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    Quote Originally Posted by BobZilla View Post
    John,
    I found this webpage awhile back when I was researching. This write-up may be of particular interest to you since you have the originals. It is a great read for anyone actually but these guys did a restoration job on a bunch of them and they worked.

    Link:
    https://damnthematrix.wordpress.com/...ron-batteries/


    James,
    I purchased them from an Australian company IronCore Batteries, I will link below. If you are like me you sound like you considered purchasing NiFe before but could only find the large ones. There are only two or three distributors in the USA that I have found and none of them sell smaller cells. Ironcore does have a listing on ebay and that may be the way to go if you only want 10 cells. I wanted more so I contacted them and arranged a purchase of 50 cells. I delt with David over there and he is a really nice guy.

    http://www.ironcorebatteries.com.au/

    The electrolyte is a dry flake that you mix yourself, not a liquid and you have to mix it correctly. Also be careful mixing this stuff because it does have a thermal reaction so you cannot just dump a measured amount in and stir it up.

    I actually wound up paying about double per AH than you can get the larger cells for but I knew that going into it. I wanted smaller cells that I could move around but most importantly I wanted more than 10 cells so that I could run up series strings for higher voltage to play with on my various machines. We will get into that later but if you have a battery that cannot produce much current because it is to small you can run series configurations of higher voltage and run a machine on much less current. I don't recommend this approach for just anyone but if you know your machine well enough you can get your current way down and use small cells. Look at what Joseph Newman was doing for example, he ran on tiny 9v batteries in series, high voltage but low current. Anyway I am getting side tracked here but the point is that I paid more for less so that I could have the flexibility in voltage.

    Everyone needs to understand that Nickle Iron cells are not terribly energy dense. My 10AH 12v pack I constructed is rather large for it only being a 10AH battery. Being that it is only 10AH I only expect to pull between .5 to maybe 1A off of it at 12v. These batteries are best for a stationary installation such as an off-grid cabin or something like that, not for the back of an RV because of space and venting.
    Thanks Bob. I do recall reading that article a few years back as well. Very interesting.

    I contacted Iron Core Batteries (they are only about a 2 hour drive from me) to see if they would sell me some electrolyte. I did attempt to make my own KOH (lye) some time ago, but that didn't work so well. David there asked if I could measure how much I needed and he would be happy to send me some.

    John K.

  6. #6
    Senior Member John_Koorn's Avatar
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    Edison Battery Cells


    Here's few photos of the Edison cells I bought second hand a few years ago. I'm thinking that they may have been from the Korean War and perhaps used as a battery for radio communications, just a guess.

    Each cell takes approximately 45mL of electrolyte. Currently the voltages range from 0.4v to 1.0v however I will be sourcing some new electrolyte from Iron Core shortly.

    John K.
    Attached Images Attached Images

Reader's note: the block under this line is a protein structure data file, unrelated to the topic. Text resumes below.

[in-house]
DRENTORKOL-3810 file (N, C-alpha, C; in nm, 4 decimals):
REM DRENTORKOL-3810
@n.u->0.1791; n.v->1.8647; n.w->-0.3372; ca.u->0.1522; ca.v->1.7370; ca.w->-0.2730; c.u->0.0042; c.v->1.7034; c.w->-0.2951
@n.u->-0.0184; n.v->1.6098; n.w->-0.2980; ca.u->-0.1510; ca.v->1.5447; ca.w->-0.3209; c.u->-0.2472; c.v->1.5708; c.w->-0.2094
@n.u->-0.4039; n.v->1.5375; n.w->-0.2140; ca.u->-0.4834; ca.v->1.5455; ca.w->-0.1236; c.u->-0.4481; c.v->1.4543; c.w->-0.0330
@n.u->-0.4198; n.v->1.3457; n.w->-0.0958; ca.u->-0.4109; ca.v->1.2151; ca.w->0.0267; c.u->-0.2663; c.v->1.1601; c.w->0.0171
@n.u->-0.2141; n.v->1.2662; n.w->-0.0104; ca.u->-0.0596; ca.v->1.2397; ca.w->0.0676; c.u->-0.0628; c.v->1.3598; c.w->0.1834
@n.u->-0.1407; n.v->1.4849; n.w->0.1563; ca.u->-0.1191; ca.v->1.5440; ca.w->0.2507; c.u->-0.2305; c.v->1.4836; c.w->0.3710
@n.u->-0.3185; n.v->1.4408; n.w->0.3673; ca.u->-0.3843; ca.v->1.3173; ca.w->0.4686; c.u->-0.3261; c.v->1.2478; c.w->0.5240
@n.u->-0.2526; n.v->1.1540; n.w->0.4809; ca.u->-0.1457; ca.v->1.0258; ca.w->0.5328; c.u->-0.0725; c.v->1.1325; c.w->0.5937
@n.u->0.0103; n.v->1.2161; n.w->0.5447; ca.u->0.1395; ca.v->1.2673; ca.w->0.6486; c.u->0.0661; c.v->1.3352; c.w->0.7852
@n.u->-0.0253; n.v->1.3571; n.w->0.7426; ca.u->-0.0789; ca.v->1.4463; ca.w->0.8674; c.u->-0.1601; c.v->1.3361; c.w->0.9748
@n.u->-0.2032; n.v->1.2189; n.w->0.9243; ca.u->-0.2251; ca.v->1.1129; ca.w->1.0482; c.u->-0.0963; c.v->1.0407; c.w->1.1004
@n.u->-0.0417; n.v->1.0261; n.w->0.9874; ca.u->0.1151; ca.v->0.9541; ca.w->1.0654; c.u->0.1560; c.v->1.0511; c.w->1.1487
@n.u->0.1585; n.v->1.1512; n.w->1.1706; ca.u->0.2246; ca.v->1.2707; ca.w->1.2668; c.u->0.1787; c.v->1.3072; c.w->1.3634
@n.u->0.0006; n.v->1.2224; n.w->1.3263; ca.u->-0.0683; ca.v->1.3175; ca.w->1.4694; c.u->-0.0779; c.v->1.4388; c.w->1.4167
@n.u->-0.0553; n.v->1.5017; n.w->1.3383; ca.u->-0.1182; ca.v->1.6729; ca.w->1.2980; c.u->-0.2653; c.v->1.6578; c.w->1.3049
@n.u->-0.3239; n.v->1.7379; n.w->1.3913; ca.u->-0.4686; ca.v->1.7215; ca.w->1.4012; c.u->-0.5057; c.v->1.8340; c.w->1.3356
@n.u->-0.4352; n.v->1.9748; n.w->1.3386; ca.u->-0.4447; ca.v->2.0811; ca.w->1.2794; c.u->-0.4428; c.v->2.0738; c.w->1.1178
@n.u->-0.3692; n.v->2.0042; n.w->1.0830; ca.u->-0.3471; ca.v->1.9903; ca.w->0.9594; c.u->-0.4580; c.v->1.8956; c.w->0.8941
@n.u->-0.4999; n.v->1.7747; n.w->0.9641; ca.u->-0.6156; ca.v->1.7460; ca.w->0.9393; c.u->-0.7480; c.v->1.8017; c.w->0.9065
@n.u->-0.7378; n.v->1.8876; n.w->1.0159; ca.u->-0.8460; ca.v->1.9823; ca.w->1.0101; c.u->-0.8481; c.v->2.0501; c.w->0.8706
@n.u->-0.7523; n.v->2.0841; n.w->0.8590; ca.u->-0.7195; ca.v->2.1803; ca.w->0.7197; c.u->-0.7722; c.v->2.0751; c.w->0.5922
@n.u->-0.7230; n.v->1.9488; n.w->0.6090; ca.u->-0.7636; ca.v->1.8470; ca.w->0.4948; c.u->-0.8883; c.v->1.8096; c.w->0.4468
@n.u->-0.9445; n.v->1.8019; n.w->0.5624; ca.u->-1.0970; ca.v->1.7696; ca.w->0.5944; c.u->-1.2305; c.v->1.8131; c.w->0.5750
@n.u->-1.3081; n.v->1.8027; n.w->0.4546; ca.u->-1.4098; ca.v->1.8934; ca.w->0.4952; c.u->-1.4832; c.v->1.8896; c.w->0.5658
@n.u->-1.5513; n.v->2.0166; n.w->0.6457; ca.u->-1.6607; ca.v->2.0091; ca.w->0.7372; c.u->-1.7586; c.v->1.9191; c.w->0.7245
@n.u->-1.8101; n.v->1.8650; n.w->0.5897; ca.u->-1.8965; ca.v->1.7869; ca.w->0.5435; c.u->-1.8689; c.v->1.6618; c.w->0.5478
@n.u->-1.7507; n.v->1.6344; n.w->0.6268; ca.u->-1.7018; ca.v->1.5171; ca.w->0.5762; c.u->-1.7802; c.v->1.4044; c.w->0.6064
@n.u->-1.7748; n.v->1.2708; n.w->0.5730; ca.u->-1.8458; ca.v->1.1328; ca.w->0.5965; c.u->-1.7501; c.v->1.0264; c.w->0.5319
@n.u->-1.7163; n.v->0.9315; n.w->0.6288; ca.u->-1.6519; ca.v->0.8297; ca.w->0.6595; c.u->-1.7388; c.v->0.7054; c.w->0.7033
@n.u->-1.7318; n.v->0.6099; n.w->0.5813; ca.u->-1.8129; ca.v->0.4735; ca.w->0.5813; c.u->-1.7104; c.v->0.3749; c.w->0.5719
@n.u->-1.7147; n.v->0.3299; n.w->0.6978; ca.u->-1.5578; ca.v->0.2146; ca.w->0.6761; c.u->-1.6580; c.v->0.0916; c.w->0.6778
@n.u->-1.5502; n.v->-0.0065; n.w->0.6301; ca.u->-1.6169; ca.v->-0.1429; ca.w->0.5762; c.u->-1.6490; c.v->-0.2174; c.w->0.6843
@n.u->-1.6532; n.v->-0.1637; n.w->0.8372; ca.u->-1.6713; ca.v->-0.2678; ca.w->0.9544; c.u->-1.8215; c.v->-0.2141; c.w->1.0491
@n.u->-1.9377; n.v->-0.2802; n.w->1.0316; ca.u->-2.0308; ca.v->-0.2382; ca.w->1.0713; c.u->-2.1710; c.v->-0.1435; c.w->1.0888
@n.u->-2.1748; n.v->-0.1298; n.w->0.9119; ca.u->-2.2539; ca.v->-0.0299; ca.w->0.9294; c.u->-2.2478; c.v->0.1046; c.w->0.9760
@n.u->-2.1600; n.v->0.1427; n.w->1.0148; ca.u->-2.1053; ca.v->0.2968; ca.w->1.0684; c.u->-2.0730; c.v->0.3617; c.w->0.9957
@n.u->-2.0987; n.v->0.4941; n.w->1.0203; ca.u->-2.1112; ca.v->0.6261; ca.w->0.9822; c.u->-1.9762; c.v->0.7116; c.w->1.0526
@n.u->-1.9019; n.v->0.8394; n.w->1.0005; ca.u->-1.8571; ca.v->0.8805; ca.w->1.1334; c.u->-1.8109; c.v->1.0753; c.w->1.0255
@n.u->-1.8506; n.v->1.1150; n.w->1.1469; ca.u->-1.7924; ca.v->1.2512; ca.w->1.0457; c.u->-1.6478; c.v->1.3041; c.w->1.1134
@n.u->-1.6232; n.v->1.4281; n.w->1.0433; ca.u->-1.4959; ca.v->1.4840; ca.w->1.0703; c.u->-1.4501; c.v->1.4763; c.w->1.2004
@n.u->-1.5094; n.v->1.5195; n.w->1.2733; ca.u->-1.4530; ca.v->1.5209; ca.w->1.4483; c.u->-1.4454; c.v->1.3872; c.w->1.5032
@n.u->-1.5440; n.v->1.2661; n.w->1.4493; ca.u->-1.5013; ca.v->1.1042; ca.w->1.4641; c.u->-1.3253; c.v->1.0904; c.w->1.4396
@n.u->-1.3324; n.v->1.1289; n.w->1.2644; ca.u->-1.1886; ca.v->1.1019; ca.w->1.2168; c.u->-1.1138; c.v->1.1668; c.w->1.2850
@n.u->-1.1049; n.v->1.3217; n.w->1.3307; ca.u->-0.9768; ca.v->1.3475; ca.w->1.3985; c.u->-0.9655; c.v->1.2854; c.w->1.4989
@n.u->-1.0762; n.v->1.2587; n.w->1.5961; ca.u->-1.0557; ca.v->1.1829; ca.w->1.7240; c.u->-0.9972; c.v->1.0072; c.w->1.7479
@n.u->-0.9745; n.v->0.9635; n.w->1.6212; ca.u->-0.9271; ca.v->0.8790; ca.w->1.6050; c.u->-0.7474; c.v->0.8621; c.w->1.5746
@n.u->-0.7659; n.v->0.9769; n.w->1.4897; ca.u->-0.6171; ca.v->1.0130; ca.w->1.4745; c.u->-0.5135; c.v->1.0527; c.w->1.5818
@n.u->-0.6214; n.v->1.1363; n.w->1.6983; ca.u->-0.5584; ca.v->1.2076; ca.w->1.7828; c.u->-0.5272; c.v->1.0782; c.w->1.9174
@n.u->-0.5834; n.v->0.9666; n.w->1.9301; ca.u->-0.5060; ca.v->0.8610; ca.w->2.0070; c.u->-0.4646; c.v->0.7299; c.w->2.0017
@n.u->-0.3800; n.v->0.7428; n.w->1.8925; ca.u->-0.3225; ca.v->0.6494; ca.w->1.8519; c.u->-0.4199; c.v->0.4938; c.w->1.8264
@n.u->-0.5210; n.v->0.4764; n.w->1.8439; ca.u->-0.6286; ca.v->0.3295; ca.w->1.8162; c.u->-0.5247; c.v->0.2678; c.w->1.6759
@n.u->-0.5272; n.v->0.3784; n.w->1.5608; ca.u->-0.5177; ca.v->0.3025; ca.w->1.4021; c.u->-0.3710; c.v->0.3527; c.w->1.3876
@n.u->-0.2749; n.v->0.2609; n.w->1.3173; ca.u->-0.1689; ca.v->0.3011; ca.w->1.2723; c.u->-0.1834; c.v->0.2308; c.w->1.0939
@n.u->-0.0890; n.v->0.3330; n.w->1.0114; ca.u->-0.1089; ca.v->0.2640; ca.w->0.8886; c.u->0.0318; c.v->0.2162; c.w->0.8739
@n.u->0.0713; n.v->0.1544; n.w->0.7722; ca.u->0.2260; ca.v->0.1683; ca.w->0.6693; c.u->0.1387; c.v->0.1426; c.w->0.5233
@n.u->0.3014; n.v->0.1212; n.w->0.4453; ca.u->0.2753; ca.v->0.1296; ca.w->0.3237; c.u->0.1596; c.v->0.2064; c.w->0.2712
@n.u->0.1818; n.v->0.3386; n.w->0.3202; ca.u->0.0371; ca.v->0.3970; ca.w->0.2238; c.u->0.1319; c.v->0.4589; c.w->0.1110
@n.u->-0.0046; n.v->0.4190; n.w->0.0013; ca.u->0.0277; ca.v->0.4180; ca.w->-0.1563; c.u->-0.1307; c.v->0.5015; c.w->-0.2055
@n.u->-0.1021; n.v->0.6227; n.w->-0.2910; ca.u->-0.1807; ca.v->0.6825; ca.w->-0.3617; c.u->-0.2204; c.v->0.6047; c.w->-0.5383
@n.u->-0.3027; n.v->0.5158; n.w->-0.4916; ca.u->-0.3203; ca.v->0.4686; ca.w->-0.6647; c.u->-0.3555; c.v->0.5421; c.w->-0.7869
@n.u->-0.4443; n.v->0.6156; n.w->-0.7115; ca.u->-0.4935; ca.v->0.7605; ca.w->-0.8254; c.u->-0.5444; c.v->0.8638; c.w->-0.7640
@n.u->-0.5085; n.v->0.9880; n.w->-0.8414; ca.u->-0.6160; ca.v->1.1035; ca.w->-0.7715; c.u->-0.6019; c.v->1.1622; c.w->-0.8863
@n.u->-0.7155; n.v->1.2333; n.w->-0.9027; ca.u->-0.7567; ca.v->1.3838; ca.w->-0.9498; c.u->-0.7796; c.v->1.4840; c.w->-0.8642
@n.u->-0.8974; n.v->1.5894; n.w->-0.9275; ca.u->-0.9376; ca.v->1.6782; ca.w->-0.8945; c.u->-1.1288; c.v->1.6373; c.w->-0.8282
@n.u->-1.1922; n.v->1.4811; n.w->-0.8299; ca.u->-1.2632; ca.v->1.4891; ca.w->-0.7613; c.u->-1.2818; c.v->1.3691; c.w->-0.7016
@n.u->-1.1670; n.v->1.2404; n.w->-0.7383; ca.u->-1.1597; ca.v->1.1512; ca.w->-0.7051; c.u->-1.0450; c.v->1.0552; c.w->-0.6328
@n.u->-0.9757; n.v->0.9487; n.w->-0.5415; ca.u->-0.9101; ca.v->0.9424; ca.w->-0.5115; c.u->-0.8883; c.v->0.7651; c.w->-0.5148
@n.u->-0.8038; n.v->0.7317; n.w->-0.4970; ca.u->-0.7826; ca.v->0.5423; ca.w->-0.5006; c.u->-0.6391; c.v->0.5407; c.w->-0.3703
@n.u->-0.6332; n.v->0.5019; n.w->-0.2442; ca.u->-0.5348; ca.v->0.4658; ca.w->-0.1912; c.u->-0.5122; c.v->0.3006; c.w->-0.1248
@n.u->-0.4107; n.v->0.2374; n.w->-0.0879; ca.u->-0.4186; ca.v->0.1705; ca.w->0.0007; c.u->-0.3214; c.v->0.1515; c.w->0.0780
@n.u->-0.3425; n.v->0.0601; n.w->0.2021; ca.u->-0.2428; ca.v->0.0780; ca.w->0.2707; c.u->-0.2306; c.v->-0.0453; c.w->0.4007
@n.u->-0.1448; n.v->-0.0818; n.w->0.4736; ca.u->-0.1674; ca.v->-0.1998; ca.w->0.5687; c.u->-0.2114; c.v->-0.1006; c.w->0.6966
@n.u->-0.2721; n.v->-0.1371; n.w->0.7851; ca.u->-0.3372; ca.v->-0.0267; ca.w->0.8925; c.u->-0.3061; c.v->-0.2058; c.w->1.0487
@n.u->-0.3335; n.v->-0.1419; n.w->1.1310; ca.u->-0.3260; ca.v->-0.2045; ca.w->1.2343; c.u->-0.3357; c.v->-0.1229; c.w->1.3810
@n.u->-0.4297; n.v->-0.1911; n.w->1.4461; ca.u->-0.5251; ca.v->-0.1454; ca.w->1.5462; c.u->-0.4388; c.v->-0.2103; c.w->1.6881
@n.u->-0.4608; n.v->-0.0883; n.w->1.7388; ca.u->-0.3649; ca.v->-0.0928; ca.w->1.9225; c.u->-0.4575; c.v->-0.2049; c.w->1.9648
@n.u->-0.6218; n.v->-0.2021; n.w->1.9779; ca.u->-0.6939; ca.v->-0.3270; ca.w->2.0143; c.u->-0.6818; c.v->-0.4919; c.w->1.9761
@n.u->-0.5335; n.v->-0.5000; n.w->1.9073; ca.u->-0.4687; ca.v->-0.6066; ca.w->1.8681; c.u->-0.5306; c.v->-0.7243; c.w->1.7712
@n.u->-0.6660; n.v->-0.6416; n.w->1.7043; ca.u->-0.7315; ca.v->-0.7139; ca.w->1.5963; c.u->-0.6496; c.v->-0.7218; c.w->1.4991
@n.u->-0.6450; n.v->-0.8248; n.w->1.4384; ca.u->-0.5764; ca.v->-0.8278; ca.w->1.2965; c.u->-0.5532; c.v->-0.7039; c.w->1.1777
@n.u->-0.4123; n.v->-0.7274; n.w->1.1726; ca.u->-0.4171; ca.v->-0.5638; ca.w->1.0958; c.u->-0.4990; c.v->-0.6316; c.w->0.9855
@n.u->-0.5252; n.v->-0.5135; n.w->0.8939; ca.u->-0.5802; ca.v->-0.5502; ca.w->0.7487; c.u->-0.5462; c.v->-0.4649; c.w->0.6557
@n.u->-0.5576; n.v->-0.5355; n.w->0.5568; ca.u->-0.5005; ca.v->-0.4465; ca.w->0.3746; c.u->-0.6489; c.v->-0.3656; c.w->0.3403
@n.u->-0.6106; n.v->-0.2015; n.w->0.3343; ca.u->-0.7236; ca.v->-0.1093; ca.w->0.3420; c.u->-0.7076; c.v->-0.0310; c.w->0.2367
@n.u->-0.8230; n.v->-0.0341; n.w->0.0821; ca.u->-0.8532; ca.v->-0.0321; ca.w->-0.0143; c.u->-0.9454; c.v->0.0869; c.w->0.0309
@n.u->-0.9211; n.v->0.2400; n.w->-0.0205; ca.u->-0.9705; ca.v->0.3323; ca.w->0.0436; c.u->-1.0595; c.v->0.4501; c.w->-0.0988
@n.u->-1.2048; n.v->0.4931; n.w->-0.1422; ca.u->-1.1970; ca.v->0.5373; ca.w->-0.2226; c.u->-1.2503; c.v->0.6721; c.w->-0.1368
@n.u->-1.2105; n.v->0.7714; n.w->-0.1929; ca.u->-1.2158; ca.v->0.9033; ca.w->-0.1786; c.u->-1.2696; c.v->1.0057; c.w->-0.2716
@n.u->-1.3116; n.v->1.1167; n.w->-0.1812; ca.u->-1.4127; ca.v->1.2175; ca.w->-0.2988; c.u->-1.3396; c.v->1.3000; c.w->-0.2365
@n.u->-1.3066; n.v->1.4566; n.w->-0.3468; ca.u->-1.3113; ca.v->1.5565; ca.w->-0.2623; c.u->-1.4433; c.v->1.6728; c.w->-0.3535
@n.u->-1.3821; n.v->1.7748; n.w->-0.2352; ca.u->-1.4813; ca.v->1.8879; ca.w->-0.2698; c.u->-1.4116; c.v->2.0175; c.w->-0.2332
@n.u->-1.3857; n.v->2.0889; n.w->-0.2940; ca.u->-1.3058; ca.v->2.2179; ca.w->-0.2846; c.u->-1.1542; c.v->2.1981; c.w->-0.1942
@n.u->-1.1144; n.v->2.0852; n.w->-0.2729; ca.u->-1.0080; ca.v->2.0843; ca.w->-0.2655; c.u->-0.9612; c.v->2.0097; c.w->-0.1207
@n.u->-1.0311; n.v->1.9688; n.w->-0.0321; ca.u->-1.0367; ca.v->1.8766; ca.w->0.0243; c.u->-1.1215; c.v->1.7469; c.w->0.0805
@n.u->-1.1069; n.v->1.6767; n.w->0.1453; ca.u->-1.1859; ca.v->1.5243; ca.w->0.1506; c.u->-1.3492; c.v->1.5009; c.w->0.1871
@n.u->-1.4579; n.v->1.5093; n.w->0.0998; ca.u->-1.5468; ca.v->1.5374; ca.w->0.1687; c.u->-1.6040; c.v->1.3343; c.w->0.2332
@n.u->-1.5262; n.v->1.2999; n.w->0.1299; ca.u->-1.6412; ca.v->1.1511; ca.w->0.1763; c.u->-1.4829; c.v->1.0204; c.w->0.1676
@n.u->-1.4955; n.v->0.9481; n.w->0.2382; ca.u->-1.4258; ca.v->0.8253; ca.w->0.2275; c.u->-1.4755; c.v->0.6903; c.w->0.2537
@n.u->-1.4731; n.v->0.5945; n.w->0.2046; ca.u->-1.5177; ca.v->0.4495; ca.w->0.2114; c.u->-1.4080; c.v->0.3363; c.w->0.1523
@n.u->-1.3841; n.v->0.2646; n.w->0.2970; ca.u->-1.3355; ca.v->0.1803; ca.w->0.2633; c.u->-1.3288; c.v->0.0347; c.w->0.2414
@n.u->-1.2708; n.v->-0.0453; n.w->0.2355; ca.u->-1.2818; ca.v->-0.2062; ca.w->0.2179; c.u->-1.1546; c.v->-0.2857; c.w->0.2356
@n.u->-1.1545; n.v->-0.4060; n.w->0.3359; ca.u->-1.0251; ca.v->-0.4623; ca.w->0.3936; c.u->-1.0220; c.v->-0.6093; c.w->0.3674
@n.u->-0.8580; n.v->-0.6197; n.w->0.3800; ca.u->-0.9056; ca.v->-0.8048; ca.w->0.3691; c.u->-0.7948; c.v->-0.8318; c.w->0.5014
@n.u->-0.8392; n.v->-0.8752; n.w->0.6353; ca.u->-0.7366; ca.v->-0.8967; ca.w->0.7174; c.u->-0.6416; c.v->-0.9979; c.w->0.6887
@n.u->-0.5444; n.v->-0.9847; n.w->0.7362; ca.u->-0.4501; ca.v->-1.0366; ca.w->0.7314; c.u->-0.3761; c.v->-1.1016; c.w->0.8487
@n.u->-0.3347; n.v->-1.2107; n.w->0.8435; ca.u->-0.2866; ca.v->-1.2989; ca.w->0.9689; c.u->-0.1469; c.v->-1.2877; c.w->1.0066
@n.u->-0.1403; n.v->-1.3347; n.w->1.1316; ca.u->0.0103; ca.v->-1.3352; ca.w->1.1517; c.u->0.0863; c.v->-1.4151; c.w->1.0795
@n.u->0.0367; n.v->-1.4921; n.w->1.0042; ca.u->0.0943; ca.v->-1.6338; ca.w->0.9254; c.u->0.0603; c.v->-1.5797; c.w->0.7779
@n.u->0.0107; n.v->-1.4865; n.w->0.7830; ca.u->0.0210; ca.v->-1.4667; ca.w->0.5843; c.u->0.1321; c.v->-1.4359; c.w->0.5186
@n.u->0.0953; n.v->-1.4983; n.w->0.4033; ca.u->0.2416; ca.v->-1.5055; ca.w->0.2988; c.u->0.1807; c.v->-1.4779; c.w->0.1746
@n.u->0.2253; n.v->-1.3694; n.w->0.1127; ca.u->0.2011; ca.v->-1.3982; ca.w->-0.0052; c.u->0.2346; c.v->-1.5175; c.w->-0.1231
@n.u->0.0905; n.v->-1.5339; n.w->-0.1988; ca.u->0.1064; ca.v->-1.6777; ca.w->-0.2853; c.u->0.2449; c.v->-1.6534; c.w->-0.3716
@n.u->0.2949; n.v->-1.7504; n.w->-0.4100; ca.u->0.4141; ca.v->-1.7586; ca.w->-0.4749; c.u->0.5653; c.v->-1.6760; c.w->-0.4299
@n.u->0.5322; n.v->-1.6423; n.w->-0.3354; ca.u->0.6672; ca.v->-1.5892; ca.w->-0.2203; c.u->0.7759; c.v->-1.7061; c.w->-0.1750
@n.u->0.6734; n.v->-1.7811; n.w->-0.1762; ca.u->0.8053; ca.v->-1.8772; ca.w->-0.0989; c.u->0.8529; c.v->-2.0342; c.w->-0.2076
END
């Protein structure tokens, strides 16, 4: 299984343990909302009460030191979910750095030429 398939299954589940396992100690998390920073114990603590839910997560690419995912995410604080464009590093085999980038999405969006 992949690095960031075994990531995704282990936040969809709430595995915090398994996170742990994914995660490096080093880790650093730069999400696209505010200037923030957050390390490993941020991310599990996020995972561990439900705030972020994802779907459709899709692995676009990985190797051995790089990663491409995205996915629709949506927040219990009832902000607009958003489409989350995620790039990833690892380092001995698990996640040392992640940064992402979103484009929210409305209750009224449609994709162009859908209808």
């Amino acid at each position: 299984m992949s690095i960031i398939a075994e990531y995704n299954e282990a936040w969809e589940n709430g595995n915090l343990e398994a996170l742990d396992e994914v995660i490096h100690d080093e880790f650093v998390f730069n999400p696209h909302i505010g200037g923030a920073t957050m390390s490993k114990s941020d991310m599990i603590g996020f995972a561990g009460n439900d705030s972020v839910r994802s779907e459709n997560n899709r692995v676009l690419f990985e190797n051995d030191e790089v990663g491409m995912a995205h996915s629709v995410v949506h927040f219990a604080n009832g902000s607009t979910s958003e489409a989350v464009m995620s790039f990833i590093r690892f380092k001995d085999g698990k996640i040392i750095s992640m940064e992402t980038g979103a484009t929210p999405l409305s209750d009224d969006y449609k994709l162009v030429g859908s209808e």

Last edited by John_Koorn; 12-01-2016 at 08:56 PM.

  7. #7
    I'm jealous John ;-)

    Those look fantastic! I like the fill caps on yours especially, I doubt you noticed but mine have dinky little plastic screw in caps that do not vent. I have to crack them a bit when they are gassing and it's a very manual process.

    That is a great little setup you have there I am excited that we may be able to compare a bit. I also like that battery box, I need to make something like that for mine.

  8. #8
    Senior Member John_Koorn's Avatar
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    Thanks Bob. Yes, those fill caps are good. It doesn't show up very well in the pictures but they have little valves in them to allow them to off-gas without allowing any dust etc. in.

    I did did order some electrolyte today so hopefully that will turn up soon and I can start doing some charge and discharge tests on them.

    John K.

  9. #9
    Quote Originally Posted by John_Koorn View Post
    Thanks Bob. Yes, those fill caps are good. It doesn't show up very well in the pictures but they have little valves in them to allow them to off-gas without allowing any dust etc. in.

    I did did order some electrolyte today so hopefully that will turn up soon and I can start doing some charge and discharge tests on them.

    John K.

    Just to give you an idea of what you might expect here but who knows...

    Mine were very low capacity at first. They still are only about half capacity but they do increase with each cycle. David had told me that they need several cycles to break in and give full capacity so I am not worried at this point but I mention it so that you will not be to thrown off if yours do the same. It's like working with a very sulphated battery at first and then it gets better.

    I am charging in a non conventional way so that could be contributing too but I think mostly this is expected. I am charging on my small machine in common ground and a lot of current. I put my coils all back in parallel instead of the parallel series configuration I had before and I am drawing about 4A. I wanted to hit them hard at first because of the "boosting" charges that are talked about in the edison manuals.

  10. #10
    Senior Member John_Koorn's Avatar
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    Hi Bob, while I am waiting for the new electrolyte to arrive I thought I would do some charge/discharge cycles with the old electrolyte to see if I can get a baseline.
    For charging I'm using a variable output DC supply that is set for 1.85v and 1.5A, which is the recommended charge setting for one of these cells. I am going to do an overcharge first (12 hours instead of 7) on each cell, followed by a normal charge.
    For discharging, I will use my CBA so I can chart the results.

    This is picture shows the charge setup. Note that the charge current is slowly increasing, I guess as the internal resistance of the battery comes down. (Don't take any notice of the AH number, I haven't reset it for a while)



    Also to note is that the after a few minutes the battery voltage has stabilised and stayed constant at 1.814v. The Edison manual does state that the voltage should be between 1.8 and 1.9 so I guess this is OK.

    John K.
    Attached Images Attached Images